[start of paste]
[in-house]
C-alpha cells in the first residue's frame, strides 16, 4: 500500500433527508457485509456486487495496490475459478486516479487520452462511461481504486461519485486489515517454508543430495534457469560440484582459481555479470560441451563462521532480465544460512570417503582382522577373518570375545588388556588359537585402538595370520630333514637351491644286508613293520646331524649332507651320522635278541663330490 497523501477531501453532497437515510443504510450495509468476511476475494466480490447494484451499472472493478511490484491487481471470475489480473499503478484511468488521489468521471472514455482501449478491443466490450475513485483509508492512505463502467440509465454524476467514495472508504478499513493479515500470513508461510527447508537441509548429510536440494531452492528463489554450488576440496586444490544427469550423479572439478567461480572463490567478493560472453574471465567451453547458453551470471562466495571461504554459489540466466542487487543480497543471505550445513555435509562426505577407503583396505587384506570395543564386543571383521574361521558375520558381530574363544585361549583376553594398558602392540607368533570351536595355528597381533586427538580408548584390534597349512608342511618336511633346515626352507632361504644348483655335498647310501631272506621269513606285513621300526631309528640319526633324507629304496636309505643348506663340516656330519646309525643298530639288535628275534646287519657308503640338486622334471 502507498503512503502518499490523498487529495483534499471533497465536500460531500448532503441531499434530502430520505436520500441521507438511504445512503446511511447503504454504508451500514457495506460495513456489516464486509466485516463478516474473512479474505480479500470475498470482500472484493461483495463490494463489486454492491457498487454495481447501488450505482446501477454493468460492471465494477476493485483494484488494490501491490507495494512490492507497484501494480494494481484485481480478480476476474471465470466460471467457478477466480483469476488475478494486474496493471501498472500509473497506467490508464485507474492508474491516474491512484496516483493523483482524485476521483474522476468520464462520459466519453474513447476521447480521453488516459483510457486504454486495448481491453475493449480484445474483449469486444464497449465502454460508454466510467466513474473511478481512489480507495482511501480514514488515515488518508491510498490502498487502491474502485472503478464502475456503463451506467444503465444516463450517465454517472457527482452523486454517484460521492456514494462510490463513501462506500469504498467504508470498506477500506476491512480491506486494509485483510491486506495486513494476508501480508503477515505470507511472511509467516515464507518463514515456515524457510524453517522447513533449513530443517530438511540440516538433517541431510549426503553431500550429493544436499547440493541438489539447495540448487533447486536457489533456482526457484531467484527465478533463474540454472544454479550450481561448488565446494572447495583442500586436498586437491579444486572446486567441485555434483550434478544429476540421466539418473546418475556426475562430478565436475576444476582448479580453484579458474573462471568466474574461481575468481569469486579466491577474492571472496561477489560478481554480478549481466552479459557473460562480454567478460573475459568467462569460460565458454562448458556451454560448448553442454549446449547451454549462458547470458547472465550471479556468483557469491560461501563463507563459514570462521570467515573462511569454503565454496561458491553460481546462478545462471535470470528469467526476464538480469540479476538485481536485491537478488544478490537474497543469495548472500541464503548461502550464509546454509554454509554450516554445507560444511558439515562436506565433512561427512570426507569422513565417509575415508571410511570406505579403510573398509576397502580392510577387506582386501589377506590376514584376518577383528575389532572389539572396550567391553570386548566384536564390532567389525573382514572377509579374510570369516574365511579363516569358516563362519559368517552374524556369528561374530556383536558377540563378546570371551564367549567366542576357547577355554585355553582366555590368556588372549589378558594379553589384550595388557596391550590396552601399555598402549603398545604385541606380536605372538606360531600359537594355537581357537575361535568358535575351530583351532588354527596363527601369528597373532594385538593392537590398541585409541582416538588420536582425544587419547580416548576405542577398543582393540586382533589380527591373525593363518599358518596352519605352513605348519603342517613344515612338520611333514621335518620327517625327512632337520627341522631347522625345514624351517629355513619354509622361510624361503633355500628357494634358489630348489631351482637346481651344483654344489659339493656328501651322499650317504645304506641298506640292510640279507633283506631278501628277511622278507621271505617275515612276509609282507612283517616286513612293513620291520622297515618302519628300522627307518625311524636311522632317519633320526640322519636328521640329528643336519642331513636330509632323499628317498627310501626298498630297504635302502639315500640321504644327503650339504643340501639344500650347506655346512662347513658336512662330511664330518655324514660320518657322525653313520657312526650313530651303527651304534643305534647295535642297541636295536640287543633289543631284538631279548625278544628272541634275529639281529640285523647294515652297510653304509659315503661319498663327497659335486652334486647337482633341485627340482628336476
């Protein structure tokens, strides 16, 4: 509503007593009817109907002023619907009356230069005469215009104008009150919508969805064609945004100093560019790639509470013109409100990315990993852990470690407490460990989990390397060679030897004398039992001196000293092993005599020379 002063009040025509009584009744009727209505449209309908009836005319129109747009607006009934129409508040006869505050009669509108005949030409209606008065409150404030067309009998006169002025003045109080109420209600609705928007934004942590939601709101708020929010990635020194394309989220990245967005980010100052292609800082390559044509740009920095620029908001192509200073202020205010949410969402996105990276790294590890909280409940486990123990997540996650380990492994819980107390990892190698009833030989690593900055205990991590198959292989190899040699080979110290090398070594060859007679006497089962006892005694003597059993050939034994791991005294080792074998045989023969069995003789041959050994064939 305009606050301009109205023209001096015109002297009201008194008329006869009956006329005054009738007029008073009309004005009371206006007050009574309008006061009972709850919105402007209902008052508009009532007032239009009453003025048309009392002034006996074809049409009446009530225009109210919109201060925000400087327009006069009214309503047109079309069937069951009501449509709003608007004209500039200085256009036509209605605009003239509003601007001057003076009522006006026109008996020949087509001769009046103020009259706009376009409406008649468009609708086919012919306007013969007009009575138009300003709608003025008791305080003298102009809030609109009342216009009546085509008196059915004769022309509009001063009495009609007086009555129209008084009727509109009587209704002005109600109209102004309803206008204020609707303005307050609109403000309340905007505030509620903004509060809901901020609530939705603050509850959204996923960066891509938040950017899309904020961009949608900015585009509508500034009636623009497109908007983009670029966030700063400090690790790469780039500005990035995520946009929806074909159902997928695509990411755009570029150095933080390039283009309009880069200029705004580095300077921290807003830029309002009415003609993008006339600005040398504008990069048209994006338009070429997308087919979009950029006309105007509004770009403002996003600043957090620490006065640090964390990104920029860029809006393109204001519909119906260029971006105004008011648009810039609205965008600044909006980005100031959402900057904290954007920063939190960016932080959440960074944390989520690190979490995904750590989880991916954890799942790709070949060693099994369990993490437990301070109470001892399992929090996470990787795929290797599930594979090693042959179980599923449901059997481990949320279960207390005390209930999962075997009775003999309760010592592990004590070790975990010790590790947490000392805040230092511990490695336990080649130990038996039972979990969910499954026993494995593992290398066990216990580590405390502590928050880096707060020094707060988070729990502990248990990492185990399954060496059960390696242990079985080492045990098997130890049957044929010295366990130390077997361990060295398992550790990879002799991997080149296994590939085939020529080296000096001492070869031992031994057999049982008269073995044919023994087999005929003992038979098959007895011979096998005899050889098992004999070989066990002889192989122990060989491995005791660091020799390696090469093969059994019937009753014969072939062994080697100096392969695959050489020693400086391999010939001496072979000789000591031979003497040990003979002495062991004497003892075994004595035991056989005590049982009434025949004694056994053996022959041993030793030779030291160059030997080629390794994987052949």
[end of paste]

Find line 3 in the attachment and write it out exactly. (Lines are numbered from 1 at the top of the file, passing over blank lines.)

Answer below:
């Protein structure tokens, strides 16, 4: 509503007593009817109907002023619907009356230069005469215009104008009150919508969805064609945004100093560019790639509470013109409100990315990993852990470690407490460990989990390397060679030897004398039992001196000293092993005599020379 002063009040025509009584009744009727209505449209309908009836005319129109747009607006009934129409508040006869505050009669509108005949030409209606008065409150404030067309009998006169002025003045109080109420209600609705928007934004942590939601709101708020929010990635020194394309989220990245967005980010100052292609800082390559044509740009920095620029908001192509200073202020205010949410969402996105990276790294590890909280409940486990123990997540996650380990492994819980107390990892190698009833030989690593900055205990991590198959292989190899040699080979110290090398070594060859007679006497089962006892005694003597059993050939034994791991005294080792074998045989023969069995003789041959050994064939 305009606050301009109205023209001096015109002297009201008194008329006869009956006329005054009738007029008073009309004005009371206006007050009574309008006061009972709850919105402007209902008052508009009532007032239009009453003025048309009392002034006996074809049409009446009530225009109210919109201060925000400087327009006069009214309503047109079309069937069951009501449509709003608007004209500039200085256009036509209605605009003239509003601007001057003076009522006006026109008996020949087509001769009046103020009259706009376009409406008649468009609708086919012919306007013969007009009575138009300003709608003025008791305080003298102009809030609109009342216009009546085509008196059915004769022309509009001063009495009609007086009555129209008084009727509109009587209704002005109600109209102004309803206008204020609707303005307050609109403000309340905007505030509620903004509060809901901020609530939705603050509850959204996923960066891509938040950017899309904020961009949608900015585009509508500034009636623009497109908007983009670029966030700063400090690790790469780039500005990035995520946009929806074909159902997928695509990411755009570029150095933080390039283009309009880069200029705004580095300077921290807003830029309002009415003609993008006339600005040398504008990069048209994006338009070429997308087919979009950029006309105007509004770009403002996003600043957090620490006065640090964390990104920029860029809006393109204001519909119906260029971006105004008011648009810039609205965008600044909006980005100031959402900057904290954007920063939190960016932080959440960074944390989520690190979490995904750590989880991916954890799942790709070949060693099994369990993490437990301070109470001892399992929090996470990787795929290797599930594979090693042959179980599923449901059997481990949320279960207390005390209930999962075997009775003999309760010592592990004590070790975990010790590790947490000392805040230092511990490695336990080649130990038996039972979990969910499954026993494995593992290398066990216990580590405390502590928050880096707060020094707060988070729990502990248990990492185990399954060496059960390696242990079985080492045990098997130890049957044929010295366990130390077997361990060295398992550790990879002799991997080149296994590939085939020529080296000096001492070869031992031994057999049982008269073995044919023994087999005929003992038979098959007895011979096998005899050889098992004999070989066990002889192989122990060989491995005791660091020799390696090469093969059994019937009753014969072939062994080697100096392969695959050489020693400086391999010939001496072979000789000591031979003497040990003979002495062991004497003892075994004595035991056989005590049982009434025949004694056994053996022959041993030793030779030291160059030997080629390794994987052949």